Abdul Elahi was described as being “in a league of his own” in terms of the scale of his online offending.
Some women were blackmailed into abusing a baby or a sibling, with Elahi offering to pay off their debts.
Elahi, 26, formerly of Allcroft Road, Sparkhill, Birmingham, is due to be sentenced later.
He previously admitted 158 charges committed against 72 complainants.
It is believed he tried to exploit victims in 34 countries, with more than 500 from the UK and almost 2,000 identified altogether in the UK and US.
At the start of the sentencing hearing at Birmingham Crown Court on Wednesday, it was said Elahi juggled many potential victims at any one time, using a fake persona to pose as a wealthy stockbroker offering financial assistance.
The prosecution called him an “exceptionally dangerous predator.”
“The whole persona, the whole arrangement, was a sham from the very beginning,” prosecutor Adrian Langdale QC said.
“He simply, it would appear, saw his victims as a way of making money. Victims were targeted day after day, with no let-up from Mr Elahi.”
Elahi also “acted as a mentor” to other online abusers, the court heard, with “copy-cat” offenders targeting some of his victims.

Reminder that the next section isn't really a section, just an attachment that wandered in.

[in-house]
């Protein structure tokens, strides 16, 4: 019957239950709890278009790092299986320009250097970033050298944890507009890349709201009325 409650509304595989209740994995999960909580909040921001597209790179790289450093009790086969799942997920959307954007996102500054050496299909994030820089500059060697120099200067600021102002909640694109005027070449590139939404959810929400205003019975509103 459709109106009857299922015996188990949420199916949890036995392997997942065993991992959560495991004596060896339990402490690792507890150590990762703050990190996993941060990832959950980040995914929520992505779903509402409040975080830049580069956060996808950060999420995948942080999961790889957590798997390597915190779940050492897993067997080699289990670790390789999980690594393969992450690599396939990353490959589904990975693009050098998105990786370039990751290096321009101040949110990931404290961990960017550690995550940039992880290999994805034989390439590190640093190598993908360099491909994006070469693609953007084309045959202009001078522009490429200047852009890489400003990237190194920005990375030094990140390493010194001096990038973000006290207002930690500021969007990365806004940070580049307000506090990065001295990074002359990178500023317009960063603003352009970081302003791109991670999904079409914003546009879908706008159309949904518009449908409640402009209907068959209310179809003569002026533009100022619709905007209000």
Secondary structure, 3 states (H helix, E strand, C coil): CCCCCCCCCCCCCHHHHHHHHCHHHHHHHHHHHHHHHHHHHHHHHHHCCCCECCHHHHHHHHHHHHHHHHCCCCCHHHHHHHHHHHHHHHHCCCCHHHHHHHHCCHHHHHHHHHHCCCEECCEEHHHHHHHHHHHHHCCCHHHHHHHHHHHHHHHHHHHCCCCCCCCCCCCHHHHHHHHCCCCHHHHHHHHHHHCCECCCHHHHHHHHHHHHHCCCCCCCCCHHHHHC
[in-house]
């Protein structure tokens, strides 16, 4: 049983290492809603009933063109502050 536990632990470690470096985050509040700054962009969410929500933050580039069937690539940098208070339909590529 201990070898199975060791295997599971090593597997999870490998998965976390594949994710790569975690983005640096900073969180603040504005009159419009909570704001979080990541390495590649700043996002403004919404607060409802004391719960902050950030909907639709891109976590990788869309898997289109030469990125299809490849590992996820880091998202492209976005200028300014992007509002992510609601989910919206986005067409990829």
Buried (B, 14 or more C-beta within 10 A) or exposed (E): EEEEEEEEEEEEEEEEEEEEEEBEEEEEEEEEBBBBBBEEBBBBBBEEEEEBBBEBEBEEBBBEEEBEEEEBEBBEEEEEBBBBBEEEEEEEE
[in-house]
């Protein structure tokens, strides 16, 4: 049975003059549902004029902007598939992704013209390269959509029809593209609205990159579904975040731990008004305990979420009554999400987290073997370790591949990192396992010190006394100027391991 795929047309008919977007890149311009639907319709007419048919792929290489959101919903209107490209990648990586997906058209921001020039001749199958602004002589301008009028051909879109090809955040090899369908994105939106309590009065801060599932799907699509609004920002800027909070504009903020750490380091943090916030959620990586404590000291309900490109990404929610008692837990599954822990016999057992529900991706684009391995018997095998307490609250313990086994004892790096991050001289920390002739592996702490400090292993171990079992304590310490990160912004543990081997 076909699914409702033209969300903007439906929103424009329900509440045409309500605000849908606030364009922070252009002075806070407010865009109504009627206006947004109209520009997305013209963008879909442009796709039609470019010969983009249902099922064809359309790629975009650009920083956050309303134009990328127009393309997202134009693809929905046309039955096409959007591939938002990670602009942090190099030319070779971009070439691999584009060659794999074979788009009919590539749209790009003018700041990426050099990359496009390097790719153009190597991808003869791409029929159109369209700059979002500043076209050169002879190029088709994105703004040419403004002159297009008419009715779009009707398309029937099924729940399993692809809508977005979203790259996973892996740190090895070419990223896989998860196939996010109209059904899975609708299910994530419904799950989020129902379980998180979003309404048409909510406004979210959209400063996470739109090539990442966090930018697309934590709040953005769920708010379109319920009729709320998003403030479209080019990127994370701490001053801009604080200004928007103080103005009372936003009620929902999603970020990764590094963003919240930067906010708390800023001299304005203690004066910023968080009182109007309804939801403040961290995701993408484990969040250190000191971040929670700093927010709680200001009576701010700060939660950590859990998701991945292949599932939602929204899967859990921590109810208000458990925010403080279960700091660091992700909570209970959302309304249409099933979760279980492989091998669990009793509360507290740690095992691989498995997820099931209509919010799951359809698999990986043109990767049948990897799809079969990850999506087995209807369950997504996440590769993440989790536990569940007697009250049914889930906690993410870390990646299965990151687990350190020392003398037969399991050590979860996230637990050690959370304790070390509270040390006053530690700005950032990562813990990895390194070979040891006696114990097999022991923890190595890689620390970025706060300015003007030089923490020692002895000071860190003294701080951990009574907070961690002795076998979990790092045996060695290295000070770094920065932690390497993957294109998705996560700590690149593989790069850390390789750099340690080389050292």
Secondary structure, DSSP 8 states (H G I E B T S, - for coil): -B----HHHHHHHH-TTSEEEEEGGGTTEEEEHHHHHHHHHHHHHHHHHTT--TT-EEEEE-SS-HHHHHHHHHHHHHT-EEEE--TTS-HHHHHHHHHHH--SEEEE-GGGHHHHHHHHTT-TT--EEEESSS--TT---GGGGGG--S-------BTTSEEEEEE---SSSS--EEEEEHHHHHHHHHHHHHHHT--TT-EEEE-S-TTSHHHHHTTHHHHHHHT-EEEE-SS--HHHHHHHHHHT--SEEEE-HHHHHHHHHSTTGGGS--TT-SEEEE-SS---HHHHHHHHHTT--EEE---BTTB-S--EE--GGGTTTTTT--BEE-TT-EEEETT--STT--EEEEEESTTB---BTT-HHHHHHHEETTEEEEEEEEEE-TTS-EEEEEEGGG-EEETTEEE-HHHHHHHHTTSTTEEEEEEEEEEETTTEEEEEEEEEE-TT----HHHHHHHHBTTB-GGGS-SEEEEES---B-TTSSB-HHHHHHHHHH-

So-called “box sets” of abusive images and videos compiled by Elahi were distributed in vast quantities, the court heard, after girls and young adults were blackmailed into providing humiliating and degrading sexual material.
Mr Langdale said Elahi had switched online conversations to WhatsApp to cover his tracks, adding: “Sixty-seven thousand indecent images of children have been recovered from numerous devices and cloud storage for Elahi.”
Evidence suggested he “carefully structured and logged all of his material,” the court heard, as the offending spanned a three-year period from 2017 to 2019.
The pictures were sold on irrespective of the damage he was causing, the court was told.
Among those targeted on so-called “sugar daddy” websites were financially desperate victims, including mothers at risk of losing their homes or struggling to feed their children.
During the offending, the court heard, Elahi was living in his family home and his only legitimate income was from working for a short period in a branch of McDonald’s.
Mr Langdale said: “As he was eventually to admit… he said this was a full-time career and occupation.”